How to Dispose of a Window AC Unit

To share this page via email, fill out the fields below:
Message Sent!
Oops! Please try again
Send
air-conditioners-1012395-group-testing-

America throws out some six million window air conditioners every year, according to the Environmental Protection Agency. If yours will be joining those ranks as the summer winds down—maybe it’s broken, maybe after all this heat you’ve resigned to moving to the Yukon before June rolls around again—you should know that tossing an AC is not as simple as hauling the unit to the curb. In fact, it’s actually illegal to smuggle your AC to a landfill with the rest of your trash.

That’s because ACs contain refrigerant, which can contribute to climate change. In older appliances, these are chlorofluorocarbons (you might know them by their nickname, CFCs). Newer units contain hydrochlorofluorocarbons or hydrofluorocarbon. Yes, all of those names sound the same—don’t worry about distinguishing between the three of them, because they’re all pretty bad for the environment. All three act as greenhouse gases if released into the atmosphere, and with the exception of the last one, will deplete the ozone layer. If your AC winds up in a landfill with the refrigerants still inside, they will leak out and go into the sky and wreak havok.

Carelessly throwing out an AC unit has roughly the same environmental impact as taking a road trip from Seattle to Miami.

We do a variety of things that are kind of bad for the environment all the time—including using electricity to run ACs in the first place—so what’s so bad about taking this particular life shortcut? A lot. Refrigerants are such powerful greenhouse gases that venting the refrigerant inside a single AC unit boosts the greenhouse effect as much as driving a car over 3,000 miles, according to EPA spokesperson Melissa Harrison. Basically, carelessly throwing out an AC unit has roughly the same environmental impact as taking a road trip from Seattle to Miami. (It’s less fun, too—or at least involves fewer Spotify playlists).

For these reasons, knowingly venting refrigerants can run you up to $37,500 a day in federal fines, Harrison said, which means that your garbage collector probably won’t even pick up your unit if you put it curbside.

Don’t worry, though. Doing the climate-friendly thing may not be much of a nuisance if you live in a city where window ACs are common:

New York City

A few cities have municipal services that will come pick up your air conditioner. If you are in New York City, you can make an appointment with the Department of Sanitation using this online form. You’ll leave the unit curbside, and someone will come remove the CFCs on the designated day. They’ll then tag the appliance and it will be removed on the next trash day. (It’s a good idea to leave a note on the unit to indicate that it’s broken so that no one else picks it up.)

Los Angeles

In Los Angeles, you can schedule a pickup of the unit online or via phone via the information on this page of LA’s City Sanitation department’s website.

Boston

In Boston, you can use the city’s 311 hotline to schedule a pickup (don’t worry about clogging the line, it’s designed for nonemergencies like this).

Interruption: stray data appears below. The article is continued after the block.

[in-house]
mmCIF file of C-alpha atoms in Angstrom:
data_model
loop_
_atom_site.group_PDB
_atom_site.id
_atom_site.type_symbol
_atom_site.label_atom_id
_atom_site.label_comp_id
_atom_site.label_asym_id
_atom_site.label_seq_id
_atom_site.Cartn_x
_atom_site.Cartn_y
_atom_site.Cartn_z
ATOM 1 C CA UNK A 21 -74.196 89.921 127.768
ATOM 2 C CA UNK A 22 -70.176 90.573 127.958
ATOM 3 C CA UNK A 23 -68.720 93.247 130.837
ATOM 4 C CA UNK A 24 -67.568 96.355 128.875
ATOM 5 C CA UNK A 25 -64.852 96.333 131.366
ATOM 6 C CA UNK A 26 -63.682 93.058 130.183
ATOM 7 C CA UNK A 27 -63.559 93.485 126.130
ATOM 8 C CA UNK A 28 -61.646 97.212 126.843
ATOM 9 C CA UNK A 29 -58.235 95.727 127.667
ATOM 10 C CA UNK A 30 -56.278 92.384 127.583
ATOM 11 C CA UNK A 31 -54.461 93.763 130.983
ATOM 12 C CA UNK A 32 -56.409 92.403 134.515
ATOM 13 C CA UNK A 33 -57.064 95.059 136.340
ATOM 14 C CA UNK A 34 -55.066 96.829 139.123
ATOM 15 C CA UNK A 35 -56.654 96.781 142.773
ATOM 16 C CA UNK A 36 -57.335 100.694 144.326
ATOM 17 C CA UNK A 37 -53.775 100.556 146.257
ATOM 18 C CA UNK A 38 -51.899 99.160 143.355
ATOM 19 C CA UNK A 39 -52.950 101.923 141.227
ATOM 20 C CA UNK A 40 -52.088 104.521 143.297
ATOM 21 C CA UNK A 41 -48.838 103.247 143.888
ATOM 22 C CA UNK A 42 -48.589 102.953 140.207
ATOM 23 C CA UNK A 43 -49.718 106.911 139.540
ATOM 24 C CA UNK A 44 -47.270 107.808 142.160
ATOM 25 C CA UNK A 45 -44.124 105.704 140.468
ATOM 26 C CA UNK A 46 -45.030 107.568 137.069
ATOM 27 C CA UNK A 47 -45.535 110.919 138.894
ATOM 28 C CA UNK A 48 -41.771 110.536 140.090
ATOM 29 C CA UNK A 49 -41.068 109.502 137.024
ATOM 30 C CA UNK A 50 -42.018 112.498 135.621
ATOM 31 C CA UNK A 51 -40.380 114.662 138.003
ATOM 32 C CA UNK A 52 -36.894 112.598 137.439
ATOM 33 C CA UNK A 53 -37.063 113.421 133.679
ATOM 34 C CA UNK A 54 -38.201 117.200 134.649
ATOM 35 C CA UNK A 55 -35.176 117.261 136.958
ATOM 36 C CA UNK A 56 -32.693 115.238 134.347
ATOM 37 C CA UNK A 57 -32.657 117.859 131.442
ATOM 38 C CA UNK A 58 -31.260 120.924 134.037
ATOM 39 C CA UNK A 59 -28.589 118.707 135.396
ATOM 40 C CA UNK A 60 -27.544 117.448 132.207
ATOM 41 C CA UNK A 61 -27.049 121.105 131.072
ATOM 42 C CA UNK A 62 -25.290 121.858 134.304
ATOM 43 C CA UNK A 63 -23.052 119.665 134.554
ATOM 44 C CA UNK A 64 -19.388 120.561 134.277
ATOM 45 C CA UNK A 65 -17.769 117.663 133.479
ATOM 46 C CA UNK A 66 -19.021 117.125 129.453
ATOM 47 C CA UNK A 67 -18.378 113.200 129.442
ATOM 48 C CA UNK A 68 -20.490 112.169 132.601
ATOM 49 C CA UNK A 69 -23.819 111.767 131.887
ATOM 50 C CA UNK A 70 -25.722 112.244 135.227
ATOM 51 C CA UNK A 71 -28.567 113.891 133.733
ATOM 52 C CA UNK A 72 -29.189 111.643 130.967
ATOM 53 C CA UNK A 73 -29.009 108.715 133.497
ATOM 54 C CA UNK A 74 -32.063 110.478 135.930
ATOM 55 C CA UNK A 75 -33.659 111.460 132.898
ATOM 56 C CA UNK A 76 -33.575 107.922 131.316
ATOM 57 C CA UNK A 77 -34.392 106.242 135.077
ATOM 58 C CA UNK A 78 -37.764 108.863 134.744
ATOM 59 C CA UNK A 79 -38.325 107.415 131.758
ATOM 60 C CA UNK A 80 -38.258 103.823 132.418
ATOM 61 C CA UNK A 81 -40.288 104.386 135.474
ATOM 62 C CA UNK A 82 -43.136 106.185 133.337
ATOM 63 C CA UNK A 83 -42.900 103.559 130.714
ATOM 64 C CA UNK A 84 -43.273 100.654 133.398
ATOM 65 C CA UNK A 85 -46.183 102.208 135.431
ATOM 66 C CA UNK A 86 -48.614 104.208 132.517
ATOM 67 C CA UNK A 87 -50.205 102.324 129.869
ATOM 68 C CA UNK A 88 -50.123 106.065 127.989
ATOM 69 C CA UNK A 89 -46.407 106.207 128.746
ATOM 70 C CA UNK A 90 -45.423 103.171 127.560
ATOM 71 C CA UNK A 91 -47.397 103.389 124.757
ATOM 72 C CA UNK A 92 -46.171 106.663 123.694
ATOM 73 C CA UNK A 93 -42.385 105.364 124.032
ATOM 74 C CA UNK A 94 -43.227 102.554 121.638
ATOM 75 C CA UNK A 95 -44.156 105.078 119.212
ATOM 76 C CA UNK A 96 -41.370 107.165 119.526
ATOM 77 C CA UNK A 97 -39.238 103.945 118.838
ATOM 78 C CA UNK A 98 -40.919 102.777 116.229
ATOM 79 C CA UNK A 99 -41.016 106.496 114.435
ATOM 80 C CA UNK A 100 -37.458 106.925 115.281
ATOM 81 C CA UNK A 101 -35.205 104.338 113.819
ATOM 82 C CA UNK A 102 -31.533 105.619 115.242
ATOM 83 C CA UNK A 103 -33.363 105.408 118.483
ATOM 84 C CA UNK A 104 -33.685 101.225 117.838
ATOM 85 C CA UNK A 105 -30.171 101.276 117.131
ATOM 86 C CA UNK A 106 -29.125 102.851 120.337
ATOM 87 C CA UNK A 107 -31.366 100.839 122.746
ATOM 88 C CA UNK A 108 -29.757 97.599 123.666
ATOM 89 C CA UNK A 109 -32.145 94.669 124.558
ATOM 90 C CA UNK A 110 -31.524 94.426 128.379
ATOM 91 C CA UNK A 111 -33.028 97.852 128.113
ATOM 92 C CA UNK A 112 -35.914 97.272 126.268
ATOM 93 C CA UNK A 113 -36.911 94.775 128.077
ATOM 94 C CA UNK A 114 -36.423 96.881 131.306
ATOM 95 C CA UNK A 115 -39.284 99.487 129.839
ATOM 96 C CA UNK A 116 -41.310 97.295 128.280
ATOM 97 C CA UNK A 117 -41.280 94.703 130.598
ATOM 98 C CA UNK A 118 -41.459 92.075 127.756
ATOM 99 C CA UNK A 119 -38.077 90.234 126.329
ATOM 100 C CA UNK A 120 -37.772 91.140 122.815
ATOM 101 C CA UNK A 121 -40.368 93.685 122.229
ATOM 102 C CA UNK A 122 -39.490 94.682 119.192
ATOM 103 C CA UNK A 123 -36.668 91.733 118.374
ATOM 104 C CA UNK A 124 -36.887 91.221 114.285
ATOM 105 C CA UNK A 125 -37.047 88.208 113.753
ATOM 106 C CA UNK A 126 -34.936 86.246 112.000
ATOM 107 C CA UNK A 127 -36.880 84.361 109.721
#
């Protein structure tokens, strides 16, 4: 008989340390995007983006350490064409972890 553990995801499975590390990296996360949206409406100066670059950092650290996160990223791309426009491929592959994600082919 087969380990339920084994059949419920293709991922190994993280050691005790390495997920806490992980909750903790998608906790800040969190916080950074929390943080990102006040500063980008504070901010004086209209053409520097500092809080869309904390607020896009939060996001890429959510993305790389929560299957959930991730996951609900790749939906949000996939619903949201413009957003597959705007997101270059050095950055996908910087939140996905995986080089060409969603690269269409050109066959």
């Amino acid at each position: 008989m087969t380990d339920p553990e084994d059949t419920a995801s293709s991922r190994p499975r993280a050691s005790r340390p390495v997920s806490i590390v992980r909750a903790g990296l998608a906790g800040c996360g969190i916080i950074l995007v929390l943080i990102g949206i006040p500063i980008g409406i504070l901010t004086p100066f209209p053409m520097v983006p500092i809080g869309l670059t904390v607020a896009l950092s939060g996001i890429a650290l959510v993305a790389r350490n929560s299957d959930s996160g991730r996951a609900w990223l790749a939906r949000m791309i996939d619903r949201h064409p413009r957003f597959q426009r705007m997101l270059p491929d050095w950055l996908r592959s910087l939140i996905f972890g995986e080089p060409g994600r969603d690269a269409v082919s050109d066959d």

Everywhere else in the US

Many cities’ sanitation departments simply overlook window air conditioner units.

This guide began with the goal of providing city-by-city advice for having someone haul away an AC. But in researching the specifics, we found that many cities’ sanitation departments simply overlook window air conditioner units. Chicago doesn’t have a curbside pickup program, according to Jennifer Martinez, City of Chicago director of public affairs. Martinez directed us to a site called Recycle By City, a general resource for disposing of household items properly, but the entry for Chicago doesn’t mention how to have window AC units picked up.

This means folks in Chicago, and many other cities, will have to find a local scrap yard that accepts ACs and has the EPA-approved equipment to handle the refrigerant disposal. The Earth911 recycling search is a good resource for finding this information (Martinez suggested Chicagoans check their ZIP codes on Earth911, and we confirmed there are several local options.) Just call ahead to your local center to confirm they can handle ACs before making the trip.

The downside, of course, is that you have to do the drop-off at a facility yourself. Philadelphia Public Relations Specialist June Cantor suggested to “have a friend, relative or a neighbor help to transport the a/c to the nearest sanitation yard [aka sanitation convenience center].” She also had an alternate idea: “Many times we suggest that a delivery person bringing the new a/c take the old one.” We checked with Home Depot to see if they could take them upon delivery of a new unit, and they said no.

One other avenue to consider: Try a private service like 1-800-Got-Junk? to arrange a pickup (and expect to pay a minimum charge of about $200). Not ideal when you’re already paying for local sanitation, we know, but if you have the means it could be easier than hauling it off yourself.

Of course, the best way to avoid the headache of tossing an AC is to maintain yours so that you get as many years of use out of it as possible, per our guide to window AC units: Clean the filter once a month, and at the end of the season, drain the water so that mold doesn’t build up while it’s in storage.

(Photos by Liam McCabe.)

We actively moderate the comments section to make it relevant and helpful for our readers, and to stay up to date with our latest picks. You can read our moderation policy FAQ here.